Here are some groups not looking forward to General Electric cleansing its balance sheet of most of the remaining assets of GE Capital: money-market funds, institutional investors, and corporate treasurers who invest directly in highly rated corporate debt.

Why? A much smaller or nonexistent GE Capital will bring a considerable reduction in GE’s wholesale funding needs. Translation: a smaller market for investors who buy direct-issue commercial paper to earn a return on their short-term cash. In fact, it will be considerably smaller: the GE moves are expected to cause a 23% drop in the supply of high-quality commercial paper.

“As much as GE’s divestiture may be a positive credit event [for the company], it also means that the available pool of highly rated and liquid corporate debt will shrink further in size,” wrote Lance Pan, direct of investment research at Capital Advisors Group, in a client note last week. “New financial regulations and issuer rating downgrades already present challenging supply-demand imbalances in the cash market.”

Pan said the exit of a high-quality issuer results in incrementally less liquidity, “accelerating a trend which has been worsening in recent years.”

But GE is not just any high-quality issuer. As of April 24, according to Pan’s numbers, the combined GE and GE Capital was the largest direct commercial paper issuer, representing 41% of the total CP outstanding. “Assuming that GE Capital’s balance is reduced from $22 billion on this day to $5 billion by year-end, and holding GE’s $8.2 billion and the rest of the market’s balances constant, the direct CP issuers market will shrink by $17 billion, or 23%, in the next eight months,” Pan estimates.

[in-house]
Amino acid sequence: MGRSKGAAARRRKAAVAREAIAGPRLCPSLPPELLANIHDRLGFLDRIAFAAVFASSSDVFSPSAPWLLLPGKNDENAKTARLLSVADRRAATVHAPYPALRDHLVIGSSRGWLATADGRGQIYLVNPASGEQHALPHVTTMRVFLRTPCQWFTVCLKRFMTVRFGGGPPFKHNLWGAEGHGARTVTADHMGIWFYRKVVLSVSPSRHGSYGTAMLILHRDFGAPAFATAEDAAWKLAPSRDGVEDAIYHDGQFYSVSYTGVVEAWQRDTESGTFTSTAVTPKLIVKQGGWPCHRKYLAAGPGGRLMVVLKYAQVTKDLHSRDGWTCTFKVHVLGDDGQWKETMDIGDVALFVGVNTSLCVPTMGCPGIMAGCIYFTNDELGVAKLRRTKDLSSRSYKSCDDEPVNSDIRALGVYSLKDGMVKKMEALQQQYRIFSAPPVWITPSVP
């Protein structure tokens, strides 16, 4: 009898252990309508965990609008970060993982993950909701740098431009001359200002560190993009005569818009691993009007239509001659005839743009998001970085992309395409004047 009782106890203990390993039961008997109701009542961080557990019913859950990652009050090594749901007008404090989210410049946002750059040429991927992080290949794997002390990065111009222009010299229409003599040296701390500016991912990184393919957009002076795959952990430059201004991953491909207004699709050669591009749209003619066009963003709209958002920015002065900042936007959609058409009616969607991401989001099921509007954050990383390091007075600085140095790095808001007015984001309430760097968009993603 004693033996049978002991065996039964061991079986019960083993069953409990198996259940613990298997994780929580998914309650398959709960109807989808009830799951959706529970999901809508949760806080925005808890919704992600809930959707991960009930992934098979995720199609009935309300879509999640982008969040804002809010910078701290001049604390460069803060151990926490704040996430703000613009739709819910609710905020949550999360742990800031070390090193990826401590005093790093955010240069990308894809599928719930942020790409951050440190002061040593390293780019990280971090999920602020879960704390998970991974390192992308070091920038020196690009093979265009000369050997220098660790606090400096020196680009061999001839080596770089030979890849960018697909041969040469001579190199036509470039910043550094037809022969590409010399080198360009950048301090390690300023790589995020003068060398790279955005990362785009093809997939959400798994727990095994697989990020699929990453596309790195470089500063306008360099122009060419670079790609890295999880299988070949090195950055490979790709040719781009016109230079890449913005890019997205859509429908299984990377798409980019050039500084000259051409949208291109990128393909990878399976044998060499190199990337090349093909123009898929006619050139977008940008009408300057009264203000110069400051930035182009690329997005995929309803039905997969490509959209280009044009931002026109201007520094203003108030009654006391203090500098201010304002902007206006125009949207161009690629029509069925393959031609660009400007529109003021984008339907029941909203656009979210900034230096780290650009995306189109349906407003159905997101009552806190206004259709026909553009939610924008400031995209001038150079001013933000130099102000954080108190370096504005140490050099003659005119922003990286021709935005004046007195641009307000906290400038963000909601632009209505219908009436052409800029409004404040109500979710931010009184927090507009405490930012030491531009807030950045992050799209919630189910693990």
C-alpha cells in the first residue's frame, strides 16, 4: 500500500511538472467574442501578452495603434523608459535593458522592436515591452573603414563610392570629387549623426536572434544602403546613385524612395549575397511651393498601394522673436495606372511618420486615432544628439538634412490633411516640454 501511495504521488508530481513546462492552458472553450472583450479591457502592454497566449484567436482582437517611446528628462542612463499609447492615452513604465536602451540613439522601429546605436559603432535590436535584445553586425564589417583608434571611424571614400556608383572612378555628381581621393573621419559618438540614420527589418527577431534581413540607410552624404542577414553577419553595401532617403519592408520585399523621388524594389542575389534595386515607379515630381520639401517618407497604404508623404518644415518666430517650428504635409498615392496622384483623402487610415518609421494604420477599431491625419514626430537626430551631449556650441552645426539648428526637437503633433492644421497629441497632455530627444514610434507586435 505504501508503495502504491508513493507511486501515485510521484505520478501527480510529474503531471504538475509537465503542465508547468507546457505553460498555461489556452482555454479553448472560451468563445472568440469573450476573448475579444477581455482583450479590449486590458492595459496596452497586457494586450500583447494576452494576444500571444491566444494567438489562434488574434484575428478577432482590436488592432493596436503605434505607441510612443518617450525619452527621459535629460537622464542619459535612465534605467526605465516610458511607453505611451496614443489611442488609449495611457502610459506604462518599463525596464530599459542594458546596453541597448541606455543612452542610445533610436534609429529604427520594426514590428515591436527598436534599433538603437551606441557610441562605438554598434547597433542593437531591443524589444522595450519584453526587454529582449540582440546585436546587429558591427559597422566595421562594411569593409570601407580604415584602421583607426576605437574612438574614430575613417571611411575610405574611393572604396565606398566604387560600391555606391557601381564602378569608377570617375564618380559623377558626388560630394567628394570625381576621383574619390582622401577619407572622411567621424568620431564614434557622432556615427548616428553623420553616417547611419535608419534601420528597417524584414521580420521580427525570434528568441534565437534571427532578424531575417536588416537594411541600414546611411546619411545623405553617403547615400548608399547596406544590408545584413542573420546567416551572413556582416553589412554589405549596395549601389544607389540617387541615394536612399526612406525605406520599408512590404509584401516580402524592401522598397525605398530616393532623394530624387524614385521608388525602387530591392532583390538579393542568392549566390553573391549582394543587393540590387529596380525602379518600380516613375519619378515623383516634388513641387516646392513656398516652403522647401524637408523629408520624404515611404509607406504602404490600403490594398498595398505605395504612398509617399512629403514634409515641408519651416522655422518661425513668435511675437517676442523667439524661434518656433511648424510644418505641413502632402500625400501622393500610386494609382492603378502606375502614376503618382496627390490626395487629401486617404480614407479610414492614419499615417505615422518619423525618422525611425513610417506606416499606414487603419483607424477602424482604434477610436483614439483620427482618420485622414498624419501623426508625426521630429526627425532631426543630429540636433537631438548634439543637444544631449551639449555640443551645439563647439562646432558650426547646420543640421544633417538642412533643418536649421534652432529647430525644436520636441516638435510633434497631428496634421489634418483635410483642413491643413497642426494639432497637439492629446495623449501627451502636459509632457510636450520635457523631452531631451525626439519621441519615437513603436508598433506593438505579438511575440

Short-duration corporate bond investors will also feel a supply squeeze, according to Pan. With a downsized balance sheet, GE has said it is not planning any net new term debt issuance for five years. The estimates are that GE’s net debt outstanding will drop from $274 billion to an estimated $70 billion in 2019. “Liquidity needs, likewise, will drop from $76 billion to $20 billion,” Pan said.

A potential offset to the drop in the supply of short-duration credit instruments from GE, Pan said, is the possiblity of GE assets landing on the balance sheets of other high-grade issuers, like Wells Fargo. “If a significant portion of [GE’s] disposed assets end up in the hands of other high-grade credits, more issuance may come from these entities,” Pan said.

Another “mitigating factor” are the money market reforms taking effect in October 2016. The regulatory changes are expected to push some institutional investors and corporate treasurers into government money market funds from prime funds, thus the “demand for corporate paper may slack off to alleviate some of the market imbalances,” according to Pan.

GE plans to divest most of the assets of GE Capital. Of $500 billion in assets ($363 billion after netting of cash and deposits), GE plans on keeping about $90 billion to finance “verticals” related to its industrial businesses. The asset disposition will take about 24 months, Pan said.

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